It’s been five years since we last had a glimpse into the psychedelic world of The Besnard Lakes. After the relatively accessible A Coliseum Complex Museum, the band have returned, fresh from a label split, with a full album suite that one can only imagine they’ve been destined for their entire career. It’s a remarkable 72-minute piece of music centring on mortality and the feelings both before death and after death. Indeed the album is broken-up based on the sides of the LP (Near Death/Death/After Death/Life), but if you thought this was going to be a dirge-like journey then you’d be so, so wrong.
The topic of …The Last of the Great Thunderstorm Warnings is full of the strongest kinds of emotions, which makes it the perfect theme to be tackled by such a grandiose and evocative band. It’s odd to think that an album influenced by death has bought an element of ‘life’ to The Besnard Lakes, but that’s the case here. There seems to be an element of renewal and reinvigoration on the album, especially in comparison to the band’s previous two releases.
For a start the songs are longer than usual for the band, and while this could signal overindulgence with a whole load of filler there’s not much in these songs. Instead, The Besnard Lakes use the opportunity of longer song structures to not only cram in a whole range of emotions, but also to linger on them, allowing them to permeate through the soul; the band doesn’t just make you feel these emotions, they make you live them too.
It’s remarkable to listen to as the album meanders through those emotions with such attention to detail. On “The Dark Side of Paradise” (part of the ‘Death’ mini suite) the almost ethereal feeling is tempered by a haunting undercurrent as the song enters its second half. “Christmas Can Wait” (Part of the ‘Near-Death’ mini suite) transitions halfway through from something resembling a dream-like state to something very, very real, which is done purely through instrumentation with drums crashing into focus and seemingly acting as a wake-up. The driving nature of “New Revolution” gives the distinct impression of someone or something moving forward. It’s not explicit at first what these moments, and so many others, are portraying, but they’re executed with such grace and care that by the end of the first listen it’s not a stretch to imagine their nature.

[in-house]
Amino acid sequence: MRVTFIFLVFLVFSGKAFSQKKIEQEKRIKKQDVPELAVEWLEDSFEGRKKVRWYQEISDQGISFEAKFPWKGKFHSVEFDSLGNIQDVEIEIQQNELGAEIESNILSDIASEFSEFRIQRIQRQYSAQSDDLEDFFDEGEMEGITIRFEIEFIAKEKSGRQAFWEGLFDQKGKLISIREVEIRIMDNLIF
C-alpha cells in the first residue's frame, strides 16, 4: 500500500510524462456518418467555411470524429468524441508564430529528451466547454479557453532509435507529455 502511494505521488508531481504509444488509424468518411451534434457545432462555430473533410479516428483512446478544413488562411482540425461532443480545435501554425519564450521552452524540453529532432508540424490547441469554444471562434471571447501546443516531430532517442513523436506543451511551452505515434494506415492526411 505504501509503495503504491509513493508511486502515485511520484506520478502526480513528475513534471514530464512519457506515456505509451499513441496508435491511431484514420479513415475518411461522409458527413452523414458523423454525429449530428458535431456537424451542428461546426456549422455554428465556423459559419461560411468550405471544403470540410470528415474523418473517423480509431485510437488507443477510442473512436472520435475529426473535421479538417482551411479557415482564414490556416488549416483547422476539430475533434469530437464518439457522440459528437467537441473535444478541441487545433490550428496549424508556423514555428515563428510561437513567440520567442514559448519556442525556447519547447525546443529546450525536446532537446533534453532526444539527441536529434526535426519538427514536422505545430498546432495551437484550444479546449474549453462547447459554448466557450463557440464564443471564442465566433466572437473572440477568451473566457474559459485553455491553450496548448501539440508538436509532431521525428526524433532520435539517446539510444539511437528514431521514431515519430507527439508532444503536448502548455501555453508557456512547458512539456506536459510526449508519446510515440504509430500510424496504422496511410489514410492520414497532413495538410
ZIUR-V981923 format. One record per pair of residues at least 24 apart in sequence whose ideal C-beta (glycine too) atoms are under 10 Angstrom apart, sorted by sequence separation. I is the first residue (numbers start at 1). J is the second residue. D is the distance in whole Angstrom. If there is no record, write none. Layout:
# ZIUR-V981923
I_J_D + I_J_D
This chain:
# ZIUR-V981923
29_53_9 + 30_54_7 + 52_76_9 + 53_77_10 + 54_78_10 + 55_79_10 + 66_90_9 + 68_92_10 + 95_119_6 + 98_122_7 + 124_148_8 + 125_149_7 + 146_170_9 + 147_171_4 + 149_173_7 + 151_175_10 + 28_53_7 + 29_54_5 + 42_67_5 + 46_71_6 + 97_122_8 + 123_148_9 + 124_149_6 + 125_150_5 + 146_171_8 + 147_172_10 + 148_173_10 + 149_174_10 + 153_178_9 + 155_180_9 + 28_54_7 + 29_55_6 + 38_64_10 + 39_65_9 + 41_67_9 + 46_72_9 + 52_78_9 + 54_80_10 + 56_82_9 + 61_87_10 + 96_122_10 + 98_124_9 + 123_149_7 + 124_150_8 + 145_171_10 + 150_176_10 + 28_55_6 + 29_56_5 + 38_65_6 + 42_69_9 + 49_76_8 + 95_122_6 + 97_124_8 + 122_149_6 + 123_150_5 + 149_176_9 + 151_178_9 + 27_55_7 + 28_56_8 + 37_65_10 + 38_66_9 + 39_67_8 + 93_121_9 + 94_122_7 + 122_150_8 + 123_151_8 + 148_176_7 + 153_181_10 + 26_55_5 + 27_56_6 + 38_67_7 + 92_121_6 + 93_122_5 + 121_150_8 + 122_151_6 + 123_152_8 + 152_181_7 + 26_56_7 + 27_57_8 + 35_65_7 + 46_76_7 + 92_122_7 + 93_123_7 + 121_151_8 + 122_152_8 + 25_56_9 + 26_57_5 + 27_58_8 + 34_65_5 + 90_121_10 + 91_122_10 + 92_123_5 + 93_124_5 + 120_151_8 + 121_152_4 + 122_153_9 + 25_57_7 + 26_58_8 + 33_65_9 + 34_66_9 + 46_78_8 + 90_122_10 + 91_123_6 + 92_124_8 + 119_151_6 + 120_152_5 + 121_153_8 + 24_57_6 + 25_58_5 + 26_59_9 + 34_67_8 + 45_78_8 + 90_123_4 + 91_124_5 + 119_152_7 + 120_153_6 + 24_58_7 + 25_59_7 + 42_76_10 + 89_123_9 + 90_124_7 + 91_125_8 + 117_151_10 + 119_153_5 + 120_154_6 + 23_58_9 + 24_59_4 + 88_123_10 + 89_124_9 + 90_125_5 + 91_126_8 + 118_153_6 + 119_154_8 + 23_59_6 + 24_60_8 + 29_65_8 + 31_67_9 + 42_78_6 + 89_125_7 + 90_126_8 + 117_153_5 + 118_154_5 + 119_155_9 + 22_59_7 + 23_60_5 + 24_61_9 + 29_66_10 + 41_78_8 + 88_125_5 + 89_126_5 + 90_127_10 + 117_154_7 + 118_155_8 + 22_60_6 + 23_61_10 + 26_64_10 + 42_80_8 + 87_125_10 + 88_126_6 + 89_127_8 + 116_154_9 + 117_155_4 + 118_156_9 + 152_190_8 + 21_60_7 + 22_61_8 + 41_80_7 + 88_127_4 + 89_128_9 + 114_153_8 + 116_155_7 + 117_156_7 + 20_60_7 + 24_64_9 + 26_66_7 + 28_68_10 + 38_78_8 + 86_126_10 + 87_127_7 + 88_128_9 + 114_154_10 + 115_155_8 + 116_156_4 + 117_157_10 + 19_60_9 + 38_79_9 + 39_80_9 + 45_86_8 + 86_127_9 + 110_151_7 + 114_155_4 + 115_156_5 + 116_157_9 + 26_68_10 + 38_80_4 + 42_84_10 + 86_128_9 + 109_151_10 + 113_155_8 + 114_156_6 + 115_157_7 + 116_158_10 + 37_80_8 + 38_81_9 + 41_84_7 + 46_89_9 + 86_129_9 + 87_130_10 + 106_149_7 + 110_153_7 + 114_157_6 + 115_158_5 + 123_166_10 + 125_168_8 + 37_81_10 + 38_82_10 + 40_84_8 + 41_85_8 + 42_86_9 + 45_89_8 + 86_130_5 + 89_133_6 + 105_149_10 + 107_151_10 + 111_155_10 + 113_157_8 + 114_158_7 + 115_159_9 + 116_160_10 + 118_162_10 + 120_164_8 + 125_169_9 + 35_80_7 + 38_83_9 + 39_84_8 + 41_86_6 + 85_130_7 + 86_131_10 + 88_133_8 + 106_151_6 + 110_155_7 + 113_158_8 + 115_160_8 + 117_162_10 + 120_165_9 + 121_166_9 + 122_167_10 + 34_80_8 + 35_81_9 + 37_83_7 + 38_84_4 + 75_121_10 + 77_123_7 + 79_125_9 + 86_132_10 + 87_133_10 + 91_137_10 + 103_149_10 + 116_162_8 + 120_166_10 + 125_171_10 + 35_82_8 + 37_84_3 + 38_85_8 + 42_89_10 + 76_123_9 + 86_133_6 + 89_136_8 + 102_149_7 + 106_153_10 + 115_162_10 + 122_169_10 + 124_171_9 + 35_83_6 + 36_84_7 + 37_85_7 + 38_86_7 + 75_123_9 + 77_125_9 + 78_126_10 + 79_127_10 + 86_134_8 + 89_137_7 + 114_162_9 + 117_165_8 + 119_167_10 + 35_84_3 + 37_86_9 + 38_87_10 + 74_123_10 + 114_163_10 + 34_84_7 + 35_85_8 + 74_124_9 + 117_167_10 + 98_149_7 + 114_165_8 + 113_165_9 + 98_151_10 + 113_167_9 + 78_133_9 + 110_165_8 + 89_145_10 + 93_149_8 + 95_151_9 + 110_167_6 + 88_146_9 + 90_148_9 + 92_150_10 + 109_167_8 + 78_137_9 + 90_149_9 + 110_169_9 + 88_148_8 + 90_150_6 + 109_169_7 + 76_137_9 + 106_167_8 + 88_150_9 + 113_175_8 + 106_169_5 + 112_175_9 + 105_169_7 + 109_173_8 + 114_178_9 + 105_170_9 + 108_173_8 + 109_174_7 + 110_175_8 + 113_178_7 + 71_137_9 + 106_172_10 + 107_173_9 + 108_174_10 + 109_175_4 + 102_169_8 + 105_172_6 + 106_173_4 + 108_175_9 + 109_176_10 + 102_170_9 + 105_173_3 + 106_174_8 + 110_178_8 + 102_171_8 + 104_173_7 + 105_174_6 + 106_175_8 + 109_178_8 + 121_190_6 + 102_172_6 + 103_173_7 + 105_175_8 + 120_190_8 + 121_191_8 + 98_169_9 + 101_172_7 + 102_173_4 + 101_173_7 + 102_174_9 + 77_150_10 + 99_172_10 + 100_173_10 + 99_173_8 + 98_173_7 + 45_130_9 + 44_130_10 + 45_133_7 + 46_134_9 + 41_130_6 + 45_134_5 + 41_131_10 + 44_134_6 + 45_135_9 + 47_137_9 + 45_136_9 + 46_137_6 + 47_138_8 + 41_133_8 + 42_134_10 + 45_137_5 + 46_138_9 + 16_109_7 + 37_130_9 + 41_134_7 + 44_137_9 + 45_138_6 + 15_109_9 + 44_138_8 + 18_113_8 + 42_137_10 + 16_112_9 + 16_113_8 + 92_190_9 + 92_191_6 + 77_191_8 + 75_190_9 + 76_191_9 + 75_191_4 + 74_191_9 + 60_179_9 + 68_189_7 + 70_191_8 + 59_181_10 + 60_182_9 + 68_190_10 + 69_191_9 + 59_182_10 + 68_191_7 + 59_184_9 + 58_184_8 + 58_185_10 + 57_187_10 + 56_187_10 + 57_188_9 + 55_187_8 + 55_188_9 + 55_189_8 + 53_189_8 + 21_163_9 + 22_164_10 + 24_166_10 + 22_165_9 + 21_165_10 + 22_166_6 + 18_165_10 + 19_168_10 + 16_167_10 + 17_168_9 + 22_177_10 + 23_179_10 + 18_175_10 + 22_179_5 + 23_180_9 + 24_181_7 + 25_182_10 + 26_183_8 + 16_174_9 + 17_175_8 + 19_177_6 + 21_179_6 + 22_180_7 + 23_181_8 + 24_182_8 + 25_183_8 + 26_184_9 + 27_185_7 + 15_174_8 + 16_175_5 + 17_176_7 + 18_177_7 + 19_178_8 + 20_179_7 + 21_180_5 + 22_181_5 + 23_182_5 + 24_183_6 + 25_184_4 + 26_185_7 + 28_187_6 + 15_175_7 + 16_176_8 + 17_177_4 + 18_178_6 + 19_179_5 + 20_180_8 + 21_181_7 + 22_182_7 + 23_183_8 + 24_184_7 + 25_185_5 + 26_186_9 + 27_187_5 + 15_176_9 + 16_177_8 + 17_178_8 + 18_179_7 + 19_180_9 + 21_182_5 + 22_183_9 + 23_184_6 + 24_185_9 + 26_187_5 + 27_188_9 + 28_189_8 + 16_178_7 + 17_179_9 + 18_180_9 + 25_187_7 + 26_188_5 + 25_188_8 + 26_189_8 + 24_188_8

There is no revolution on …The Last of the Great Thunderstorm Warnings, no reinvention of The Besnard Lakes’ wheel. In style, tempo and production this is exactly what you would expect from them which, given the band is approaching the 20 year mark, could be a hurdle. This is no paint-by-numbers affair, however. A highlight of any Besnard Lakes album has always been in the suspense, the anticipation of a song roaring into life at any second; or a delicate moment following something far louder that somehow matches the intensity of what has come before. This quality is in abundance on …The Last of the Great Thunderstorm Warnings. It’s an evocative thrill ride and a captivating rumination on mortality that also asks questions of life afterwards. It isn’t an easy listen but it’ll soon become something you’re drawn towards time and time again.